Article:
Cheers,
Steven

P.S. It's also something I'd consider fun Big Grin

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Allen Foster





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PostPosted: Tue 09 Feb, 2010 2:08 pm    Post subject: Re: Tumbling/Gymnastics and Medieval Physical Training         Reply with quote

Steven H wrote:
Hello all,

I've heard hints and suggestions that tumbling and the like were part of Medieval physical training. And so I'm looking for information from the Medieval period on tumbling/gymnastics and other physical training. The focus is on those aspects which may have been a part of a knight's training.

I'm not too concerned with time or place to begin with, especially since I suspect there are few sources on the topic.

Ultimately, I'm working on supplementing my longsword fencing training with whole body, movement elements.

Thanks,
Steven


Steven,

Sorry to post another forum, but you might find this thread interesting

http://pendant.forumotion.net/off-topic-f8/pa...g-t459.htm

"Rise up, O Lord, and may thy enemies be dispersed and those who hate thee be driven from thy face."
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Steven H




Location: Boston
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Posts: 545

PostPosted: Tue 09 Feb, 2010 2:20 pm    Post subject: Re: Tumbling/Gymnastics and Medieval Physical Training         Reply with quote

Allen Foster wrote:

Steven,

Sorry to post another forum, but you might find this thread interesting

http://pendant.forumotion.net/off-topic-f8/pa...g-t459.htm


I'd actually followed that thread. It's part of what pushed me to this question.

Thanks though.

Cheers,
Steven

P.S. I cross-posted this question to the Pendant forum

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Nathan Robinson
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PostPosted: Tue 09 Feb, 2010 2:24 pm    Post subject: Re: Tumbling/Gymnastics and Medieval Physical Training         Reply with quote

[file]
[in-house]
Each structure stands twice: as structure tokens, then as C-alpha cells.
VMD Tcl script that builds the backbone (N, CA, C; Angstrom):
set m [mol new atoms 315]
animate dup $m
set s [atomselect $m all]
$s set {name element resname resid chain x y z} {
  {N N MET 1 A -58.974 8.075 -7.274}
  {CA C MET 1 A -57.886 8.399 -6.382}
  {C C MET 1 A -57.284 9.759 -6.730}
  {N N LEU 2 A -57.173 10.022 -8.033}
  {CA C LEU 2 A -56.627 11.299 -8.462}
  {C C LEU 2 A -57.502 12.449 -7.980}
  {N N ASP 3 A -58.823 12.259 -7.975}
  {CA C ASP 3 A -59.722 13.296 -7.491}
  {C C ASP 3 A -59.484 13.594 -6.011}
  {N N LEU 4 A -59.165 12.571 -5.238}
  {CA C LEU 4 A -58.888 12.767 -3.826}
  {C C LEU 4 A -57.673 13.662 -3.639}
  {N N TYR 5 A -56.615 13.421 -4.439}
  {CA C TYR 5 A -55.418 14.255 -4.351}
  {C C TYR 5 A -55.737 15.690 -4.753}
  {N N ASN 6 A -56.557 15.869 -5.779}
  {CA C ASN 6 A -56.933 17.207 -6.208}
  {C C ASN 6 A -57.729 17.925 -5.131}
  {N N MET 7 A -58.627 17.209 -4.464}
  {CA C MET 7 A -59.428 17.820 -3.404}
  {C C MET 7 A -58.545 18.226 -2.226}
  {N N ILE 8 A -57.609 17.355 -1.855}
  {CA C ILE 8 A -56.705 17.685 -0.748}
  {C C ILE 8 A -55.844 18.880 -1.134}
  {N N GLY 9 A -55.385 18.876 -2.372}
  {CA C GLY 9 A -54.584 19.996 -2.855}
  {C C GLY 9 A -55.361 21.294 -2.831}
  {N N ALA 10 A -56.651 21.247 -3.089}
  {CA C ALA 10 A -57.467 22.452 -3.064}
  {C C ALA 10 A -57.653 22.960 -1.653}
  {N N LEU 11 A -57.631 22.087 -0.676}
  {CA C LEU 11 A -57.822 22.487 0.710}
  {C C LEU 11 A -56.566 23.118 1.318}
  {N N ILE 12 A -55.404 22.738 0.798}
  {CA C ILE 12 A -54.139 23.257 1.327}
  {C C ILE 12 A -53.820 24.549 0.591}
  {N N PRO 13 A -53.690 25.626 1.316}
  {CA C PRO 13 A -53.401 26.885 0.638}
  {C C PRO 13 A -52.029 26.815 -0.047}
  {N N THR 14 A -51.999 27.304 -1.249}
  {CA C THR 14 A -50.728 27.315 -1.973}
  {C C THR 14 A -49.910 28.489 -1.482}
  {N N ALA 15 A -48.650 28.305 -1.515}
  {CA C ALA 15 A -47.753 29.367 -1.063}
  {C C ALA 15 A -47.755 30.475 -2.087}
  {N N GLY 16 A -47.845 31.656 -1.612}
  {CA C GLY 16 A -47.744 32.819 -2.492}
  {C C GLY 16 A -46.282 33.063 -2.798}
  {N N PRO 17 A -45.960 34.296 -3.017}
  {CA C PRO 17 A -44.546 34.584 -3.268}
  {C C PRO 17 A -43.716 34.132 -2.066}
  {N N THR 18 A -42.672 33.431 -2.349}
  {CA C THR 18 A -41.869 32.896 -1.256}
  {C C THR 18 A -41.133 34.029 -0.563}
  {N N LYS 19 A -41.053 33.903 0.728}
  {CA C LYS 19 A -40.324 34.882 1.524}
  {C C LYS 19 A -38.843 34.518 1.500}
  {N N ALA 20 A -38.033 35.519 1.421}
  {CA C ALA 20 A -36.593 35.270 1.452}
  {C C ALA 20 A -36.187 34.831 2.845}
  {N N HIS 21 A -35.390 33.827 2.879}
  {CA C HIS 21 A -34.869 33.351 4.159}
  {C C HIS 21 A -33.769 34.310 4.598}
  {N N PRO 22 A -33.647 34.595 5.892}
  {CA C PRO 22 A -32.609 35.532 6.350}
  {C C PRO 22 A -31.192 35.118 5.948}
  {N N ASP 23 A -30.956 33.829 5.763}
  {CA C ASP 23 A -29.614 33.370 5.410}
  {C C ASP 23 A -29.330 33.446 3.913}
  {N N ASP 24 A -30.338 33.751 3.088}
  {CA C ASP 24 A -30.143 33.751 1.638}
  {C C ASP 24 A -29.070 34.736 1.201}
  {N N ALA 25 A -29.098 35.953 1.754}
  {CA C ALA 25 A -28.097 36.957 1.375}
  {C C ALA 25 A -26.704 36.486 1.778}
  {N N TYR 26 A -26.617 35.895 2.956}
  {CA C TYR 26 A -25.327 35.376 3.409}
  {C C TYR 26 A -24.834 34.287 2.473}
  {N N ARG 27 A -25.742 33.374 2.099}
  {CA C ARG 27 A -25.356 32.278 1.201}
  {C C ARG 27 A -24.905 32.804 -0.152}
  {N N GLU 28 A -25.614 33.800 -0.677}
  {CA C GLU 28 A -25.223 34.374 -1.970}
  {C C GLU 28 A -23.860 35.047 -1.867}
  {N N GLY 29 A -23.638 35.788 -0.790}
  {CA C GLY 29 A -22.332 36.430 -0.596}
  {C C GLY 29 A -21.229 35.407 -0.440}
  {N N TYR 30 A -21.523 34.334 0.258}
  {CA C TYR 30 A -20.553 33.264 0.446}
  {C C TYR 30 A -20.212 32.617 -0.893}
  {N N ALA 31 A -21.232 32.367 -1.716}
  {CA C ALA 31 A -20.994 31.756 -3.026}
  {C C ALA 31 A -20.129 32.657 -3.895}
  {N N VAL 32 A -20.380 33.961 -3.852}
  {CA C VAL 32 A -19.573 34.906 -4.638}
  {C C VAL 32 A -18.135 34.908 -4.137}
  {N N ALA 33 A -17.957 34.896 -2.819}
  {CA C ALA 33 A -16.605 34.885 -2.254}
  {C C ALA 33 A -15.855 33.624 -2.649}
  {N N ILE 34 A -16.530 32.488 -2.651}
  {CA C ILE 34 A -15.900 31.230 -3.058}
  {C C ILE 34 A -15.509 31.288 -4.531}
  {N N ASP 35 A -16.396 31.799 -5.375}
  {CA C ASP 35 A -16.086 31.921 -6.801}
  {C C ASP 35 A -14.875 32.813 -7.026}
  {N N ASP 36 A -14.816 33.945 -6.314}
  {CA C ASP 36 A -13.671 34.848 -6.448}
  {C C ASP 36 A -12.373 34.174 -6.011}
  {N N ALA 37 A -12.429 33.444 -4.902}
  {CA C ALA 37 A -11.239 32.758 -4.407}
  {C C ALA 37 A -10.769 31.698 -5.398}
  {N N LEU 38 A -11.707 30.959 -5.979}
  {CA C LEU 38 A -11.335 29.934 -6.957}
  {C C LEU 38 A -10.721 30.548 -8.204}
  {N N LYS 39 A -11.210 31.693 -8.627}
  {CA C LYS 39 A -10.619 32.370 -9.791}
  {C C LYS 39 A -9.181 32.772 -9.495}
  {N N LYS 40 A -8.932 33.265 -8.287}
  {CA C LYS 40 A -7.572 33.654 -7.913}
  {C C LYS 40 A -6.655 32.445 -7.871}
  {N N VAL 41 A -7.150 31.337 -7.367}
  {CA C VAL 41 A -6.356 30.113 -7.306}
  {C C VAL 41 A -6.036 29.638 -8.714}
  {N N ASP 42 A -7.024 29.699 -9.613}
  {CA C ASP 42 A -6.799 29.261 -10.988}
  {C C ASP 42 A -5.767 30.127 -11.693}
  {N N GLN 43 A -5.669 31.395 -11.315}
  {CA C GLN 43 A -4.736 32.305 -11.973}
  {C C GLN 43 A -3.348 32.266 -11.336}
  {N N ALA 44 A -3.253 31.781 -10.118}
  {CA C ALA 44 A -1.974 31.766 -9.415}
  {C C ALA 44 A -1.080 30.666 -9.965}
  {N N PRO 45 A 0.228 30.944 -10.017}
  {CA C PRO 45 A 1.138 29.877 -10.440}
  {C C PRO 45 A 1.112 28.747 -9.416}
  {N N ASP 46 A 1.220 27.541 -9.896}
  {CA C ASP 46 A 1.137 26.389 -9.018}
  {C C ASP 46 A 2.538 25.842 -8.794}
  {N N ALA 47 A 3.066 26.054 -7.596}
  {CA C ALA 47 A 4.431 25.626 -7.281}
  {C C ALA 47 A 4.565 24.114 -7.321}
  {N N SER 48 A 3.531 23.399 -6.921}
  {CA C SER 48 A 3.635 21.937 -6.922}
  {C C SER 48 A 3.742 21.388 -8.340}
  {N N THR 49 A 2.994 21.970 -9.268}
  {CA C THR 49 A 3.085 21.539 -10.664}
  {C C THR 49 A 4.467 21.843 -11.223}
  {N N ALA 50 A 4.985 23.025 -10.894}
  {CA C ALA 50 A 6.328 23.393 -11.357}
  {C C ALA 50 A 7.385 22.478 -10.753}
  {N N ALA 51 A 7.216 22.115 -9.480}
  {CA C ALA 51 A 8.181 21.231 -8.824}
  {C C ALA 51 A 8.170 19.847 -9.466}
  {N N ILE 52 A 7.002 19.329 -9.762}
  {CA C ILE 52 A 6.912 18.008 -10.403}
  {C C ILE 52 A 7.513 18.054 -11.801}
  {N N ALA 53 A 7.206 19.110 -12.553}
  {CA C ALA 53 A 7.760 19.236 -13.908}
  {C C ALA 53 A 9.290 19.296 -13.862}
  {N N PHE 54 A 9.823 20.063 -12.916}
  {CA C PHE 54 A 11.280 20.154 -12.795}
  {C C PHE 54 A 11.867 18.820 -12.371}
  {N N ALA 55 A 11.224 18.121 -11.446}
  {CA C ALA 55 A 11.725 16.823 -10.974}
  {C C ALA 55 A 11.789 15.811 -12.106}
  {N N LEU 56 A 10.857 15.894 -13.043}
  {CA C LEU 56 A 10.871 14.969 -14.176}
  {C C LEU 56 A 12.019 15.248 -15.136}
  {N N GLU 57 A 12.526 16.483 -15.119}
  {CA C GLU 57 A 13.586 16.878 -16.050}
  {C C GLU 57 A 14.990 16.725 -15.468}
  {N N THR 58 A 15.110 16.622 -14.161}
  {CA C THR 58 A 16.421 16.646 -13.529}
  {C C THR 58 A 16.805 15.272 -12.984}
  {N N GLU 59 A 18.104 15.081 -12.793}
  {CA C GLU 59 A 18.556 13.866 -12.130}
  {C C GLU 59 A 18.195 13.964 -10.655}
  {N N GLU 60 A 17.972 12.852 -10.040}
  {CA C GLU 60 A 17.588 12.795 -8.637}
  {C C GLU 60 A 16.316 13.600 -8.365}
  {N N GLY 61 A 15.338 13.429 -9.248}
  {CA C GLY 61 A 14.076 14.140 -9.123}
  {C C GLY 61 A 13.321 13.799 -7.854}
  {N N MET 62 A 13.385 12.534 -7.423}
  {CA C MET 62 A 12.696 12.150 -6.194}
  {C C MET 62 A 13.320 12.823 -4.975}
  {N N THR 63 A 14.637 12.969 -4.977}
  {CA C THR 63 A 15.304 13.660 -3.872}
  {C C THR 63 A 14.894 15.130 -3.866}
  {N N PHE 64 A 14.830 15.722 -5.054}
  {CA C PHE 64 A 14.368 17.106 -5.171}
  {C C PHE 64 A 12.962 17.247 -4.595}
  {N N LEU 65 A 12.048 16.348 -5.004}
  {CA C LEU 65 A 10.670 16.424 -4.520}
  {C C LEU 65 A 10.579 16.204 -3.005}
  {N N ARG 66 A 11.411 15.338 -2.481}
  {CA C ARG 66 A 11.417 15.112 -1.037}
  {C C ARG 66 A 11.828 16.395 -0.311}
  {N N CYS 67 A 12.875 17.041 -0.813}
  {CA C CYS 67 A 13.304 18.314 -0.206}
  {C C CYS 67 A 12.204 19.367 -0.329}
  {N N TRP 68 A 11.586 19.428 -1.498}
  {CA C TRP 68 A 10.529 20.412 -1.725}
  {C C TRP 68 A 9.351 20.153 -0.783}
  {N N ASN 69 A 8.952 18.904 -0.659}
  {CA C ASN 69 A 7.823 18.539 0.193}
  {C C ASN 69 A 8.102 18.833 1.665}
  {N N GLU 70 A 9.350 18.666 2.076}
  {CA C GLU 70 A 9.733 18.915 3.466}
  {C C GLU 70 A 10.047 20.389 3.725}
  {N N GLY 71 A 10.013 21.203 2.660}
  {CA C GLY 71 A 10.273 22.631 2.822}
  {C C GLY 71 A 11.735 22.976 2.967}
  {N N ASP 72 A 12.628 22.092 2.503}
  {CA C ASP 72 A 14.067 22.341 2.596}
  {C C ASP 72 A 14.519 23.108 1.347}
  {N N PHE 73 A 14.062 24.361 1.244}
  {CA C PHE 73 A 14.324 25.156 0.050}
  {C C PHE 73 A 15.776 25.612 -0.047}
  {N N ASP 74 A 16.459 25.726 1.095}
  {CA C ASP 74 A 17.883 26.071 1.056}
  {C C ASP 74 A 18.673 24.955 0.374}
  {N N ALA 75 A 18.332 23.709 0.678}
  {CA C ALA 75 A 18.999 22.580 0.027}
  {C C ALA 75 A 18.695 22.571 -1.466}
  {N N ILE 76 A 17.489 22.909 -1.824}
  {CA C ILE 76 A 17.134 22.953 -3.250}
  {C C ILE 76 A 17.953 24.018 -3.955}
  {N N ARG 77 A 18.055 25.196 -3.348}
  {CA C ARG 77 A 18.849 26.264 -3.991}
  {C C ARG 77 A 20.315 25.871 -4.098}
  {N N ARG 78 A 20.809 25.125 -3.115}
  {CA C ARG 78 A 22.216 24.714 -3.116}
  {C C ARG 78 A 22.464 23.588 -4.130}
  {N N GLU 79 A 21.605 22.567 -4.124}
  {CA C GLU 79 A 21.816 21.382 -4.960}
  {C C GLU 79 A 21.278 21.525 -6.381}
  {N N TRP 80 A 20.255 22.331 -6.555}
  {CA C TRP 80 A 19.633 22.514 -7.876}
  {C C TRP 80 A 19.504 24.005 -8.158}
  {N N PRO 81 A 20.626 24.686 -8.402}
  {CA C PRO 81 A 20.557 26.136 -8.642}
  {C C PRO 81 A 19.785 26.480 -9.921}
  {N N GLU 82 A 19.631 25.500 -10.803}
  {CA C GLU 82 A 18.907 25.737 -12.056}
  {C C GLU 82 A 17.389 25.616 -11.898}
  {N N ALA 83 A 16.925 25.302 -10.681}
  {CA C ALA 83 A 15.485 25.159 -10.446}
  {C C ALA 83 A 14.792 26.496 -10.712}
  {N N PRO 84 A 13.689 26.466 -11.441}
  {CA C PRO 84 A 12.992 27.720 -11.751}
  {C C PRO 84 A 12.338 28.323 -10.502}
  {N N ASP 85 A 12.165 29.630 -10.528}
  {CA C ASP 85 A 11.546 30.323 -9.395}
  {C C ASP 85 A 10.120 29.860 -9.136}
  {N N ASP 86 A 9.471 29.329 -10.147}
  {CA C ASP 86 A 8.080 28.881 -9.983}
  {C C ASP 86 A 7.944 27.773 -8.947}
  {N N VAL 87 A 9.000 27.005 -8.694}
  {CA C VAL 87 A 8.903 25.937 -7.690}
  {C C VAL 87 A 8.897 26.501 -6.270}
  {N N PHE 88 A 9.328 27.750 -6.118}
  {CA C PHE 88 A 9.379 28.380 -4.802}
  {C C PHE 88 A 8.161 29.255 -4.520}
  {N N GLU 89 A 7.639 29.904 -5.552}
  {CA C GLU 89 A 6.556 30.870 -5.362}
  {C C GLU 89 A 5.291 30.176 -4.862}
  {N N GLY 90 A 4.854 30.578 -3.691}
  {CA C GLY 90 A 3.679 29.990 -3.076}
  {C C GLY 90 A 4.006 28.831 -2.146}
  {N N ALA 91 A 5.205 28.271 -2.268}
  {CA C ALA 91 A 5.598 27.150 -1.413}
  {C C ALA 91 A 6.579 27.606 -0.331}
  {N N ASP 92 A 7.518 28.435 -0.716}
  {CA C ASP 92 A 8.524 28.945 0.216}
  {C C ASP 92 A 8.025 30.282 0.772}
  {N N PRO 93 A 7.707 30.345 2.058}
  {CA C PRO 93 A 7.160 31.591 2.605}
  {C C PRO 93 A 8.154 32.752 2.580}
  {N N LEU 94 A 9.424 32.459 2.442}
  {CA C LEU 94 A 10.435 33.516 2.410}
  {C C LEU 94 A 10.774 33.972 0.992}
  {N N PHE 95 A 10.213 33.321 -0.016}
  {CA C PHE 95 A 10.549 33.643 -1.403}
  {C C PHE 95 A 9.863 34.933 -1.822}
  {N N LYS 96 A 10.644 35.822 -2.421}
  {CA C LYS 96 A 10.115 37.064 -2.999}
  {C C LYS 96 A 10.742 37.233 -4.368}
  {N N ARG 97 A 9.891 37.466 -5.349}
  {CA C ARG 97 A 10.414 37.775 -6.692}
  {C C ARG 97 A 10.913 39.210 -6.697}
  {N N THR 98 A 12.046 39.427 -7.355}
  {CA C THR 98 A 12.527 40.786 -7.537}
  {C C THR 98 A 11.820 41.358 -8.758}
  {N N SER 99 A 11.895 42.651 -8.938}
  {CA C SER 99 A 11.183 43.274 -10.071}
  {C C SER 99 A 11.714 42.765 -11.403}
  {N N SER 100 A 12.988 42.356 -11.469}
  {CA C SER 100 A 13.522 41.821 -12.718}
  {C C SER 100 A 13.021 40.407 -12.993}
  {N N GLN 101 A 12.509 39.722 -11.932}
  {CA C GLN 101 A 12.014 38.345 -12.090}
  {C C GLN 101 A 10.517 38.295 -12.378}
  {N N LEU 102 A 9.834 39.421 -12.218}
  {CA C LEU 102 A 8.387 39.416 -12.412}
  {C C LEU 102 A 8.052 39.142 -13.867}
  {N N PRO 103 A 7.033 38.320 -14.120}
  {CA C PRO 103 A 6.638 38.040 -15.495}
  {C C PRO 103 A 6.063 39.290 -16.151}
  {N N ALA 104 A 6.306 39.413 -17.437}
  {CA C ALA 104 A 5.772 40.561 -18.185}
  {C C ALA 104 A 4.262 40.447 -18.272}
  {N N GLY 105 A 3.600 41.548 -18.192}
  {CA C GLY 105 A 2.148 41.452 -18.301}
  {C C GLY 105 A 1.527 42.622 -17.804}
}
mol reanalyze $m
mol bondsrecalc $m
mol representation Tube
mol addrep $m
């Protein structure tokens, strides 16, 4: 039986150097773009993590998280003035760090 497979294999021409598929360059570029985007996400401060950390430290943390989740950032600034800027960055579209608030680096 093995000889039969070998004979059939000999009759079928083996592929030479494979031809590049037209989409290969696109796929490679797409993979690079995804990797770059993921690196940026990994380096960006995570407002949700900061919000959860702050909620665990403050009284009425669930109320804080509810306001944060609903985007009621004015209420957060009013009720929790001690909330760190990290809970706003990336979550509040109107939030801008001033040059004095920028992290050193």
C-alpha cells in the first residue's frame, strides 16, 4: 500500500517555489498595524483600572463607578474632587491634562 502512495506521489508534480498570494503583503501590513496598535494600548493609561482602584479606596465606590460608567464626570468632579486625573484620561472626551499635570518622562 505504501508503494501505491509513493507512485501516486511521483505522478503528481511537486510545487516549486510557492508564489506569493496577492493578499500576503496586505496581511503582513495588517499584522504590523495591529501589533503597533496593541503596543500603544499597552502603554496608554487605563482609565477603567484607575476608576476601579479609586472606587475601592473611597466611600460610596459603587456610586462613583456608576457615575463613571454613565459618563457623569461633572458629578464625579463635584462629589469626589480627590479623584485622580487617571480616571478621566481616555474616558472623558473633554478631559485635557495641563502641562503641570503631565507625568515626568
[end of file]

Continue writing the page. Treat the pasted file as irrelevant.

Allen Foster wrote:
Sorry to post another forum, but you might find this thread interesting


Please don't feel the need to apologize for this type of thing. It's a very good thing to point members to information, regardless of the destination. Forums that are threatened by other players aren't comfortable with their own value. Happy

Good link.

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Allen Foster





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PostPosted: Tue 09 Feb, 2010 3:41 pm    Post subject:         Reply with quote

Thanks Nathan.

According to Michael Cartier at the Meyer Freifechter Guild it was known in the German medieval/rennaisance world as "wall running (von laufen)". He says "it has roots even further back to the Classical world where functional strength was valued highly in the combat sport arena." but he doesn't give his sources. Maybe someone could independently verify this.

I've often wondered whether the modern day gymnastic sports like pommel horse, vault, rings, floor exercise and uneven bar can be traced back to the "Von Laufen" type Knightly training regimens.

"Rise up, O Lord, and may thy enemies be dispersed and those who hate thee be driven from thy face."
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Allen Foster





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PostPosted: Tue 09 Feb, 2010 4:12 pm    Post subject: Re: Tumbling/Gymnastics and Medieval Physical Training         Reply with quote

Steven H wrote:
Hello all,

I've heard hints and suggestions that tumbling and the like were part of Medieval physical training. And so I'm looking for information from the Medieval period on tumbling/gymnastics and other physical training. The focus is on those aspects which may have been a part of a knight's training.

I'm not too concerned with time or place to begin with, especially since I suspect there are few sources on the topic.